Getting married didn’t change our relationship, it just removed some of the barriers of our circumstance. I know of a lot of couples that once they tied the knot, everything changed. I’m thankful that my husband is my rock and a constant in my life. He lets me dance to the beat of my own drum, but makes sure to help me be grounded when I need it. I’ve never experienced such an amazing soul.

Thanks for the amazing year babe! I look forward to growing old with you. Happy Anniversary ❤️

Holiday Hysteria

I’m tired.


Huge shout-out to my darling husband.  He is by far the most patient man alive. Thanks for your support babe. No clue what I’d do without you.

Why do I give him incredible praise right now for his patience?  Well. Lately I’ve been working a solid 50 hours per week, usually 7 days per week, not including all the texts and emails I’ve tended to while at home. When he gets off work, he comes to my office, and we have microwaved leftovers for supper on styrofoam plates with plastic forks. It’s tense, but at least we get to have a meal together.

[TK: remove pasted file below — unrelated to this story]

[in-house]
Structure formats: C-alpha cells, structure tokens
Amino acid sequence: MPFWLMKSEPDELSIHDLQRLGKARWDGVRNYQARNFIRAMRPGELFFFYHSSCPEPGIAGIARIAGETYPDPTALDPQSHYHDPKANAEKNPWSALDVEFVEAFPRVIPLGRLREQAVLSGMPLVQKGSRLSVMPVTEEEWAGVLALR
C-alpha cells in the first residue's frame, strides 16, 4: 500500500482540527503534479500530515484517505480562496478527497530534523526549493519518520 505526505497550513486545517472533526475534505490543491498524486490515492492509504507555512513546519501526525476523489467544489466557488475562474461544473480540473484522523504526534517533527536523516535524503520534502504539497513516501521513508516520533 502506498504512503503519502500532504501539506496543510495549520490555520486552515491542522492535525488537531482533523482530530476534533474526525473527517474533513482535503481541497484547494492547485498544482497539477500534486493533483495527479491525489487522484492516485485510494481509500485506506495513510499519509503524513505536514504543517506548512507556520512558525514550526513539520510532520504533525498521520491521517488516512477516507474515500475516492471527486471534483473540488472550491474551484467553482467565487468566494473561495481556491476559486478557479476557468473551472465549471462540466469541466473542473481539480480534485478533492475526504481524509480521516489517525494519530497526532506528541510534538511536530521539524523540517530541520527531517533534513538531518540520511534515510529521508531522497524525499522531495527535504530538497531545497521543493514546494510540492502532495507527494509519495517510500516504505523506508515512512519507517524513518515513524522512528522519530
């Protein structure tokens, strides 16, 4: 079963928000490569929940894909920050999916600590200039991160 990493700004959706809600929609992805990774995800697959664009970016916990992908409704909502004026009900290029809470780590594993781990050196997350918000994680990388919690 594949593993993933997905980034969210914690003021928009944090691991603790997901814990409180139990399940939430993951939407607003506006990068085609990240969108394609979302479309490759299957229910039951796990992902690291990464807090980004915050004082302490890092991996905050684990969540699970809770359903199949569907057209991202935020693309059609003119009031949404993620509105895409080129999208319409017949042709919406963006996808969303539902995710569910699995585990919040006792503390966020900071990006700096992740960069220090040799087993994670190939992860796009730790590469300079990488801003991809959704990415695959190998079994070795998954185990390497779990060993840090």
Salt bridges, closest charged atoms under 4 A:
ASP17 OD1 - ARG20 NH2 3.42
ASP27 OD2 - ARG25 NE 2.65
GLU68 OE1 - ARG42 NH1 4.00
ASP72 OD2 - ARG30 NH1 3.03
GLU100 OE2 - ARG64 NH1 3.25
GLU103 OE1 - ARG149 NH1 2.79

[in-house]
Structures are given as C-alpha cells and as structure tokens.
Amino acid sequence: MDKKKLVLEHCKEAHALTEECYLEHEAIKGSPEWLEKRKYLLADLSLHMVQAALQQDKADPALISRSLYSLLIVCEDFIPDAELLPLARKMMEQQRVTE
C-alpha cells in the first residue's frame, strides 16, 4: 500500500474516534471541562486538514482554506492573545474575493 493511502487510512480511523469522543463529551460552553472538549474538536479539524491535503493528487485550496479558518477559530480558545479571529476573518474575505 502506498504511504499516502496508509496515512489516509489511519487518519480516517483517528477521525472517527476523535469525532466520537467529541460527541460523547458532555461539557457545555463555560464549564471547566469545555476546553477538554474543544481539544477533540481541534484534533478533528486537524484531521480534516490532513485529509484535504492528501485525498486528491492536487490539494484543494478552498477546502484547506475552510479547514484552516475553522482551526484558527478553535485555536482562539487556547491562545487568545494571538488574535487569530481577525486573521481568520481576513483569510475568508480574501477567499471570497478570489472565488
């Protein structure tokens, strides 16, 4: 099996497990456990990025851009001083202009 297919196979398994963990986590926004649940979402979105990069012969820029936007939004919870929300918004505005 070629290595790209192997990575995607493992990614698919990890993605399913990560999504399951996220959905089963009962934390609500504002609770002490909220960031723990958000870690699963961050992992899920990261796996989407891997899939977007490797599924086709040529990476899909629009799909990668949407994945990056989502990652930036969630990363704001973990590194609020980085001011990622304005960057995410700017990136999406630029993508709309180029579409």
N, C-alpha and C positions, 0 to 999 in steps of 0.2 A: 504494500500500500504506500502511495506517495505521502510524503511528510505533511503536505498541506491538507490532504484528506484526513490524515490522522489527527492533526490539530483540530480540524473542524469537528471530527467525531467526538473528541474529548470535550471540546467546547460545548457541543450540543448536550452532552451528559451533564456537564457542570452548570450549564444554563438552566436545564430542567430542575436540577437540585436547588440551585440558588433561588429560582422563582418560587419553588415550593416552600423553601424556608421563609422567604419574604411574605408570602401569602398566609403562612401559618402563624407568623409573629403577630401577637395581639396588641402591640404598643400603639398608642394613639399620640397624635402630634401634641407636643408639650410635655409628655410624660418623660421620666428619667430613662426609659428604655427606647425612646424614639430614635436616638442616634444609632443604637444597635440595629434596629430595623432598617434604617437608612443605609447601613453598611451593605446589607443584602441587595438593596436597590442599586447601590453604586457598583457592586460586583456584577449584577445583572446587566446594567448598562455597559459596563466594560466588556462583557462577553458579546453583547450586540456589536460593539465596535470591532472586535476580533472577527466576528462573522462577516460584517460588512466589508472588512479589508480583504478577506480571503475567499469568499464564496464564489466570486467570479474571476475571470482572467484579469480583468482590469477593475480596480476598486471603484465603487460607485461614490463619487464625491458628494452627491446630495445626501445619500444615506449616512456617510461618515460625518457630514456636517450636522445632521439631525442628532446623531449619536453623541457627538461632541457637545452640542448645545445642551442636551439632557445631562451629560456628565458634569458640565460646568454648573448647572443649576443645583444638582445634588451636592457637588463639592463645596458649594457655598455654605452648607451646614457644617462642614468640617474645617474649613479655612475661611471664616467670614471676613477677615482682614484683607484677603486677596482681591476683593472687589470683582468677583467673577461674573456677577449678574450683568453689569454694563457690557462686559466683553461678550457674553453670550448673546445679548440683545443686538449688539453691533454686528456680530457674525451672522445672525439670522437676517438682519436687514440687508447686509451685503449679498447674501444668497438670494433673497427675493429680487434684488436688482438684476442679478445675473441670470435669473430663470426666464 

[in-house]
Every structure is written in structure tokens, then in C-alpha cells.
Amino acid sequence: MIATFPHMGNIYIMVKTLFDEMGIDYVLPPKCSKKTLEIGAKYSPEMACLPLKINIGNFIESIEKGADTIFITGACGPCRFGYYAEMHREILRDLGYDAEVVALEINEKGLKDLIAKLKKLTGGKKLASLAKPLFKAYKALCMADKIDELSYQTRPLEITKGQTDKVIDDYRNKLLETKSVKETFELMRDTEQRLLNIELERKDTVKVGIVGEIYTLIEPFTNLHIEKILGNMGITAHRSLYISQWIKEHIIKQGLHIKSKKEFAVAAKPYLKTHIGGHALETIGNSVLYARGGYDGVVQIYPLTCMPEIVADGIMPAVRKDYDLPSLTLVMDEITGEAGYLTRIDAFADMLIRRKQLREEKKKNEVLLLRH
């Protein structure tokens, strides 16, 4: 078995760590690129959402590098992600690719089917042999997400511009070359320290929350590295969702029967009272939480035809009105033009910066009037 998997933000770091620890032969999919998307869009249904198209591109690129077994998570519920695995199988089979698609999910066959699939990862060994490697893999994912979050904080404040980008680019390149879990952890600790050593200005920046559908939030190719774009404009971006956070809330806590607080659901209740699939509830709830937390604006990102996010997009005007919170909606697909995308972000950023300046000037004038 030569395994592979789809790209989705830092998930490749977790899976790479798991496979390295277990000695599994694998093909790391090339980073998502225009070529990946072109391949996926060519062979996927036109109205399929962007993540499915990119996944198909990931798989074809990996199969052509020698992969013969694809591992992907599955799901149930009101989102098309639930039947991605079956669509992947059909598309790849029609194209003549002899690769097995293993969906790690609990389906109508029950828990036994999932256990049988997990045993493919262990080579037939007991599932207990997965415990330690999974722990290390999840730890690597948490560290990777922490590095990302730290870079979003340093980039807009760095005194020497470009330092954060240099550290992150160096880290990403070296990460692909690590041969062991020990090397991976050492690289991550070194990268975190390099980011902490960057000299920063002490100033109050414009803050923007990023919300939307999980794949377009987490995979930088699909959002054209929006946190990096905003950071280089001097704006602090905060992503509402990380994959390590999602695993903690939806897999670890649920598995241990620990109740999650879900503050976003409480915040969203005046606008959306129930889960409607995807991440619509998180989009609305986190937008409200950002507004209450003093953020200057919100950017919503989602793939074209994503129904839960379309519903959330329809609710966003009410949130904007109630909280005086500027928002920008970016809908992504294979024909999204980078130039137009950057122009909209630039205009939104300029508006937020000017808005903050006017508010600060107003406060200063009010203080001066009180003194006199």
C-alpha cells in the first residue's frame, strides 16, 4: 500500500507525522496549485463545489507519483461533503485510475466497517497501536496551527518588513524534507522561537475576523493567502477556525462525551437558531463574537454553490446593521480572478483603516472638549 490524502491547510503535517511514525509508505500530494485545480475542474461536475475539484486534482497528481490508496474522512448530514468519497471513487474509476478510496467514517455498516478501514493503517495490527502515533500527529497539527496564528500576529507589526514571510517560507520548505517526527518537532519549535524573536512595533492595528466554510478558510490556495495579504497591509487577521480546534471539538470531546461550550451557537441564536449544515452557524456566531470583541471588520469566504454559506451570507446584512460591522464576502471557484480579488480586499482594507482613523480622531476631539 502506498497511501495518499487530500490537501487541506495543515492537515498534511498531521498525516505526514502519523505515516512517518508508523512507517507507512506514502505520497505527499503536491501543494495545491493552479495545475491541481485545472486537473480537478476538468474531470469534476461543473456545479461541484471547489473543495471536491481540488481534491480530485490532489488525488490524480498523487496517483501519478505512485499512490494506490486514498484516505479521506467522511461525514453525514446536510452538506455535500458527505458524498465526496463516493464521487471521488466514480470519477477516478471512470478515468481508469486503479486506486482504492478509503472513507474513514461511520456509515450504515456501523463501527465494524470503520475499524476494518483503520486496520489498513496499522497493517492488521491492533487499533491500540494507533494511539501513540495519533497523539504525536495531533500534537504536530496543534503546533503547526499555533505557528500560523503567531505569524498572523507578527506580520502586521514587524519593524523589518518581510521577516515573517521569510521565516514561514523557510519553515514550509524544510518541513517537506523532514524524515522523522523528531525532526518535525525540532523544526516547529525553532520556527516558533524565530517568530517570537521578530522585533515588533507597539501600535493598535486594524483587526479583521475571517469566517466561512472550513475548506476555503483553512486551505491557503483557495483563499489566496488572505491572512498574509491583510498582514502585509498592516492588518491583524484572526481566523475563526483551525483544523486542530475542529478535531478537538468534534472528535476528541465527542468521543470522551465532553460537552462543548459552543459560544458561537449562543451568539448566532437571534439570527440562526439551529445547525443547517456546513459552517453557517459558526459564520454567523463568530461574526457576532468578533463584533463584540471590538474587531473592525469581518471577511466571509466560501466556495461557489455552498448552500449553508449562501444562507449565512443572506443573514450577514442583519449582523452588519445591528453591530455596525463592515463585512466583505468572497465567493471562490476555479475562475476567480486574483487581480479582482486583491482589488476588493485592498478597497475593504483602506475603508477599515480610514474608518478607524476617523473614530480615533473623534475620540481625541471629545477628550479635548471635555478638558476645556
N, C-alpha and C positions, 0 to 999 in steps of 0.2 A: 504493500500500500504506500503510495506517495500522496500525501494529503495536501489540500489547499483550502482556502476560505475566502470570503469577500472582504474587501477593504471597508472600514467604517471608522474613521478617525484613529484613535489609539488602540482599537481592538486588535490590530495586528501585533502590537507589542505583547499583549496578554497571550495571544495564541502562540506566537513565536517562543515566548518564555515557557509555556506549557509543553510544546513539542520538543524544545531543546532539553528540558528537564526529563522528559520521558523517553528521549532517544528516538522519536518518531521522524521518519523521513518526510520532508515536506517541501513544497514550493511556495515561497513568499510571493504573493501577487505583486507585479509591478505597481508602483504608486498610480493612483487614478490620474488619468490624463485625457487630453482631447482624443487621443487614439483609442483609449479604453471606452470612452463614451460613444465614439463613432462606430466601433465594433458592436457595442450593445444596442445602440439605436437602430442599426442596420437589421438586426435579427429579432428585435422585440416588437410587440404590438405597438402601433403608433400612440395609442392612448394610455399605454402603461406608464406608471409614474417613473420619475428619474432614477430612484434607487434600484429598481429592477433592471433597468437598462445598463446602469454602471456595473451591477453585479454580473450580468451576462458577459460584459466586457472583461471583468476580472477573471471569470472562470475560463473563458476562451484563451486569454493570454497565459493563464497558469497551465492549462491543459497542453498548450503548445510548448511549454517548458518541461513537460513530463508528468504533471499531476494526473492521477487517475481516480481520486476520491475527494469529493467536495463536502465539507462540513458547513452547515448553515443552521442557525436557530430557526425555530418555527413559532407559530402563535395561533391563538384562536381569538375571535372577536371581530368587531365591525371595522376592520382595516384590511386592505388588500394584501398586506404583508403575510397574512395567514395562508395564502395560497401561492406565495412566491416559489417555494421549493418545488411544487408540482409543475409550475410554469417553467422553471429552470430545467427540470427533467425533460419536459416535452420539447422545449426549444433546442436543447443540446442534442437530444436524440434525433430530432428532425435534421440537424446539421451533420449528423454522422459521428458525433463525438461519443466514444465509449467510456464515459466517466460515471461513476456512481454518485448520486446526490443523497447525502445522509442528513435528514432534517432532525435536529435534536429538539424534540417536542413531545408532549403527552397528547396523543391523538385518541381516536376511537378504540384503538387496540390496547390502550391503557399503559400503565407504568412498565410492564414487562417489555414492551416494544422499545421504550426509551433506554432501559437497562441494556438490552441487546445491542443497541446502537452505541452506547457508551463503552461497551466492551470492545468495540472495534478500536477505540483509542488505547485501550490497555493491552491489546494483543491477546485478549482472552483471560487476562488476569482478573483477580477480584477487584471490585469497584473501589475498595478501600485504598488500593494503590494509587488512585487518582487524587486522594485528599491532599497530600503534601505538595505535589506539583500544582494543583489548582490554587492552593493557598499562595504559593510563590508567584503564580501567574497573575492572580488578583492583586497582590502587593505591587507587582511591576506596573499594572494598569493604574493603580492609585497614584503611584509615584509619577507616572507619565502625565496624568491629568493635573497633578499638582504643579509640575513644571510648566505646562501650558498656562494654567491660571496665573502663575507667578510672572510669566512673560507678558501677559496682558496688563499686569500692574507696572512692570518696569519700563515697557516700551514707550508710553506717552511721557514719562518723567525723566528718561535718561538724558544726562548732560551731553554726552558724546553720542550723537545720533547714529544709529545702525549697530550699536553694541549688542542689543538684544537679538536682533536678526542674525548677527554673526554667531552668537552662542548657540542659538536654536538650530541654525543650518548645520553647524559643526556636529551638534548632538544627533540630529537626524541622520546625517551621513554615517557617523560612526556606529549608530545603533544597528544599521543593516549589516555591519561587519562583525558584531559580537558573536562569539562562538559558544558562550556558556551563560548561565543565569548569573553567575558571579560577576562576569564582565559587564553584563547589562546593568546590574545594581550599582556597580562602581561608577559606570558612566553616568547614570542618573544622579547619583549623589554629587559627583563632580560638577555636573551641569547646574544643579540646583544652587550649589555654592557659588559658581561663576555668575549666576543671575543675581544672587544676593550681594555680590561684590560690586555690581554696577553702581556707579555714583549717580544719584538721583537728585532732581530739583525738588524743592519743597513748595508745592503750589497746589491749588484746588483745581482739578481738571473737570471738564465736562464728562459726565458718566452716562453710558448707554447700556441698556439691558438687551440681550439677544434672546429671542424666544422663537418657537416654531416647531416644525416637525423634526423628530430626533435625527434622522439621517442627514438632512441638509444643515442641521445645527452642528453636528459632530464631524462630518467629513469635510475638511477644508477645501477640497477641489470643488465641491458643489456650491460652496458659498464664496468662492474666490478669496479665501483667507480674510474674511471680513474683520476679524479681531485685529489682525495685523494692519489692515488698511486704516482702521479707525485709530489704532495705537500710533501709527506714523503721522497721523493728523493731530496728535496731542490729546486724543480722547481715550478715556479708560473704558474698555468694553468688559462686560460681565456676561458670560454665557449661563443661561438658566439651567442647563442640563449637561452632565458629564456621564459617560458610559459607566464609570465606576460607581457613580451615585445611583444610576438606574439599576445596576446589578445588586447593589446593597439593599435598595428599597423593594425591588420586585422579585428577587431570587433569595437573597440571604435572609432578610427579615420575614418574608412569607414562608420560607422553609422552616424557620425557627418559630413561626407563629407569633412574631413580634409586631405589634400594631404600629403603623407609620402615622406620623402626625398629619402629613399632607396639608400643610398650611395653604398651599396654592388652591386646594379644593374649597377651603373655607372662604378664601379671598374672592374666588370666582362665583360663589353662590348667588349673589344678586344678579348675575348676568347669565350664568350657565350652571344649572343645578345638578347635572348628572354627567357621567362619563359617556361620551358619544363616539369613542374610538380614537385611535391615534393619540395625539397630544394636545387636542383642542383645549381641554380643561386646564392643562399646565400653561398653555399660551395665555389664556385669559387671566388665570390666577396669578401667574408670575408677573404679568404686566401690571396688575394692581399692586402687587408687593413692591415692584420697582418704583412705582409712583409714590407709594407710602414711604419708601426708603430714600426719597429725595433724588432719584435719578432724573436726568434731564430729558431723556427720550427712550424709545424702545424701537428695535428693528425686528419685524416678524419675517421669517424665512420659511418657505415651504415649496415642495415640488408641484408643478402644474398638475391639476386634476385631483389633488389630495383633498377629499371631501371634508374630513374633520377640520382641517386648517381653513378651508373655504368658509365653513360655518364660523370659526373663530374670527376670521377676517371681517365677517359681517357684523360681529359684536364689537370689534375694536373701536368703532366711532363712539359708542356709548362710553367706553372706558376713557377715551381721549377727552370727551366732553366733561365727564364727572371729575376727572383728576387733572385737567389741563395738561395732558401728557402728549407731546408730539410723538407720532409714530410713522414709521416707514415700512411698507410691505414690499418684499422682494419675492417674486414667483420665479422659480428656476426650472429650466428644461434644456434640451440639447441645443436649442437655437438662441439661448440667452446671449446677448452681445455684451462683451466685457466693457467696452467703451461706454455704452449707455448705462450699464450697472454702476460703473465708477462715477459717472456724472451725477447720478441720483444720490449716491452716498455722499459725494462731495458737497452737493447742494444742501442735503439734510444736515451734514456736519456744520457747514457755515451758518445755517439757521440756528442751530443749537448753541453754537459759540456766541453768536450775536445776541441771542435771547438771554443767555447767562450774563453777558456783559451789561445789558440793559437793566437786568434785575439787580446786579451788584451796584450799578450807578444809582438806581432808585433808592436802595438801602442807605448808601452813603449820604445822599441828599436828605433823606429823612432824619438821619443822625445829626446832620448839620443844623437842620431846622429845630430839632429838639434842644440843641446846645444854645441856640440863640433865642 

When I took this job, we knew that the Christmas season would be hell. Just another week of chaos left.  We’re in the home stretch, but I’ve got a huge push to do so that I can get all of the financials in order for the company. Preemptive payroll, finalize schedules, figuring out what to do with a shithead employee who has caused a pretty big ruckus.  Blah.

This weekend, we finally had some work-free and kid-free time to spend together. Don’t get me wrong, I love my job and I love my stepchildren, but nothing tops being able to spend some one-on-one time with my better half.